Federal appeals court keeps Texas fetal heartbeat law in place again

A divided federal appeals court Thursday rejected the Biden administration’s attempt to stop Texas from enforcing the state’s law prohibiting abortions once a fetal heartbeat is detected — leaving the measure in place while the courts decide its ultimate fate.

The three-judge panel of the Fifth Circuit Court of Appeals voted 2-1 to reject the Justice Department’s bid to stay a preliminary injunction allowing the law to stand.

The law, known as SB8, went into effect last month after the Supreme Court denied an emergency appeal filed by abortion providers. While similar measures in other states have been struck down by federal courts, the Texas law has so far prevailed in part due to its unusual structure that leaves enforcement up to private citizens.

Anyone who brings a successful lawsuit against an abortion provider for violating the law is entitled to claim at least $10,000 in damages, leading the Biden administration and pro-abortion activists to accuse Texas legislators of putting a bounty on women who seek to terminate their pregnancies.

Texas Right to Life, the state’s largest anti-abortion group, set up a tipline to receive allegations against abortion providers but has not filed any lawsuits.

The law prohibits abortions once medical professionals can detect cardiac activity — which usually happens at around six weeks, before some women know they’re pregnant. No exceptions are made in cases of rape or incest.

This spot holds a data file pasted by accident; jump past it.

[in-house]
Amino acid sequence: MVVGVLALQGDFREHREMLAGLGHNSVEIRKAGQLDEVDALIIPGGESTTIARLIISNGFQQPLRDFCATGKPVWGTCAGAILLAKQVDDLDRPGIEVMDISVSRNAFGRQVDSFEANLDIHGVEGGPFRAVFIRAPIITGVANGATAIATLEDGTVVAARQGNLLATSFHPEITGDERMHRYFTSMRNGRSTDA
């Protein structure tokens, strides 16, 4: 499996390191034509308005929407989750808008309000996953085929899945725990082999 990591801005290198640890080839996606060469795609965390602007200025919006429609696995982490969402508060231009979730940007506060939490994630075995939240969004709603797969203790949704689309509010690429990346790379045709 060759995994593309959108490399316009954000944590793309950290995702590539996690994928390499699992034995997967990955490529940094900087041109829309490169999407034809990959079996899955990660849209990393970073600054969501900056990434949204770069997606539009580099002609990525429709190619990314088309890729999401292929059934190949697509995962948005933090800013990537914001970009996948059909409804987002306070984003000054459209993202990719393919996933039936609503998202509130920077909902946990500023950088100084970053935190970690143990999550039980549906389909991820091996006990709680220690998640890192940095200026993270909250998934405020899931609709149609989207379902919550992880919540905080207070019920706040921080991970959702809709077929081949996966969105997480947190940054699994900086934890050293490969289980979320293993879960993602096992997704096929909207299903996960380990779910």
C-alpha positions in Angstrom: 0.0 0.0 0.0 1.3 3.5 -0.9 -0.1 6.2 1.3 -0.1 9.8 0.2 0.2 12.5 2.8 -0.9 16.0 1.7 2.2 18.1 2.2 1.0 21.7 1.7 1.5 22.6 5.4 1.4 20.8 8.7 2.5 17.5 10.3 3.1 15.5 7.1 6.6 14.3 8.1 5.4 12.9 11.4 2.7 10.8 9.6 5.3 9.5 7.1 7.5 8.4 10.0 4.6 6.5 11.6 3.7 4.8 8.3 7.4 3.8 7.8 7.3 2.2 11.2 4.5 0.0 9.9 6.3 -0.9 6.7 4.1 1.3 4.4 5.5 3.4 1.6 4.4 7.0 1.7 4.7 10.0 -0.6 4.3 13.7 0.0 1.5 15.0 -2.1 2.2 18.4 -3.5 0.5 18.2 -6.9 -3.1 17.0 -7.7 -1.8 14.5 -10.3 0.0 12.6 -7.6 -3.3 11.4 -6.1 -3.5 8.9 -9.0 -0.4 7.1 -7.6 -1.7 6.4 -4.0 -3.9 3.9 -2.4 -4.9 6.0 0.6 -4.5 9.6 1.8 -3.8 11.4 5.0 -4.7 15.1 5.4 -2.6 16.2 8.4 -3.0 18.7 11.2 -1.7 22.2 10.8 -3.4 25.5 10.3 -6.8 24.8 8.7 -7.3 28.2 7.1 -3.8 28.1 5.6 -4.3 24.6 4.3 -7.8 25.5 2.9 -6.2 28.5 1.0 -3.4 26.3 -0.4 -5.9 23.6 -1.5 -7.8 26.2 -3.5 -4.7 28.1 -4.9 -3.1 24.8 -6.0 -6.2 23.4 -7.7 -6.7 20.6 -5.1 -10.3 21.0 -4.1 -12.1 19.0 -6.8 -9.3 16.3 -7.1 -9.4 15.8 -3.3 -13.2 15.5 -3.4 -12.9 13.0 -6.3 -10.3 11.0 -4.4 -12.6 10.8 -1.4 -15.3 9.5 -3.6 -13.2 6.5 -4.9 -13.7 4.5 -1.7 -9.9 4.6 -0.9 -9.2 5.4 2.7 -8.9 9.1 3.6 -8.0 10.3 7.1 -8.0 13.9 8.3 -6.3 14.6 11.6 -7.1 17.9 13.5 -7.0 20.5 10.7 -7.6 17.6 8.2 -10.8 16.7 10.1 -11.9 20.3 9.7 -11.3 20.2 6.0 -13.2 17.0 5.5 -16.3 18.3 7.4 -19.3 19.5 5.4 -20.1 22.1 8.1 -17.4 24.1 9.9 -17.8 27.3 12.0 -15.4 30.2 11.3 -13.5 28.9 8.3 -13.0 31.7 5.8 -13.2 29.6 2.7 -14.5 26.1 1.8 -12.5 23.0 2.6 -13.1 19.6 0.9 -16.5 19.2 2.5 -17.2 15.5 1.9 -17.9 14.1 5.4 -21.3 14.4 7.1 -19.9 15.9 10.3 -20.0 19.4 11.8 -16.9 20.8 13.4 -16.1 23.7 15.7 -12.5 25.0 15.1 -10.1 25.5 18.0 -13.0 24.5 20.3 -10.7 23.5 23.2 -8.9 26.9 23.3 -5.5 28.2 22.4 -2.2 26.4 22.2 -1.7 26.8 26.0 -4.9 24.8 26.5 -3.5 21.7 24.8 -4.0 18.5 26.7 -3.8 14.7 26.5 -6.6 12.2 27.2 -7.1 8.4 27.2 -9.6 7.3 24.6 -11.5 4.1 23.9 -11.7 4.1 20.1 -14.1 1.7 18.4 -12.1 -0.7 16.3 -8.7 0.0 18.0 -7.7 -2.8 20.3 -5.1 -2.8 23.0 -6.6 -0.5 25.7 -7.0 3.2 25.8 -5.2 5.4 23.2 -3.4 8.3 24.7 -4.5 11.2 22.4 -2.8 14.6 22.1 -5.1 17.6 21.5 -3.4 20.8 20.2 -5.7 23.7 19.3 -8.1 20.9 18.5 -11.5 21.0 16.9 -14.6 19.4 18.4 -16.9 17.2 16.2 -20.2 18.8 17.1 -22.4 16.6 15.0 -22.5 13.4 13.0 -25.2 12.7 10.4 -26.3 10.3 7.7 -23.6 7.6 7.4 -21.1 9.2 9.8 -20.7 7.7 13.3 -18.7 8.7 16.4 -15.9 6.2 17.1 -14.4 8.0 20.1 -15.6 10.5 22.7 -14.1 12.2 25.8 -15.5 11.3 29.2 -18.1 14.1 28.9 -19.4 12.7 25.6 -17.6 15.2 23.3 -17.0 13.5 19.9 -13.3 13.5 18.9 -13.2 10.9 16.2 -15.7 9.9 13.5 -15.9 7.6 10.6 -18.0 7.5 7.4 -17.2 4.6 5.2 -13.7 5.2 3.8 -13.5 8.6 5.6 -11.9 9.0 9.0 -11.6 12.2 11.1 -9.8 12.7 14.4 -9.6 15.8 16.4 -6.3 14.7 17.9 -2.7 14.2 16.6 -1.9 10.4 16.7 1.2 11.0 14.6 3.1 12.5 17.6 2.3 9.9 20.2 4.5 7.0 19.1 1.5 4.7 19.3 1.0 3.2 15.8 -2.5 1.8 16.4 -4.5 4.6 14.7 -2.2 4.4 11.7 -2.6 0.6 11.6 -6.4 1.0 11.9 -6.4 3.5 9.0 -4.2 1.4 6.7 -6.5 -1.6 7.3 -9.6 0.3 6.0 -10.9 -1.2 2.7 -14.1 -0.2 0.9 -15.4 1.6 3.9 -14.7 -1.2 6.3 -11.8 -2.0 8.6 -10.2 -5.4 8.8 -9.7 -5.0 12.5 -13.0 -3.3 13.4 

A woman protesting abortion at a building housing an abortion provider in Dallas, Texas on October 7, 2021.
AP Photo/LM Otero

Texas had roughly two dozen abortion clinics before the law took effect, and operators have said some may be forced to close if the restrictions stay in place for much longer.

The Biden administration could now seek a rehearing or go straight to the Supreme Court, just as abortion providers unsuccessfully tried in August.

The ongoing controversy over the Texas law comes months before the high court is scheduled to hear a case involving a Mississippi law that prohibited abortions after 15 weeks, but was successfully challenged by the state’s only abortion clinic.

Women protesting the law at the Texas state Capitol building on September 1, 2021.
Women protesting the law at the Texas state Capitol building on September 1, 2021.
Jay Janner/Austin American-Statesman via AP, File

In briefs filed at the Supreme Court this summer, Mississippi Attorney General Lynn Fitch has argued that the justices should overturn the 1973 decision in Roe v. Wade, as well as a 1992 decision prohibiting states from banning abortion before viability, the point at which a fetus can survive outside the womb.

“Under the Constitution, may a State prohibit elective abortions before viability? Yes,” Fitch wrote. “Why? Because nothing in constitutional text, structure, history, or tradition supports a right to abortion.”

With Post wires

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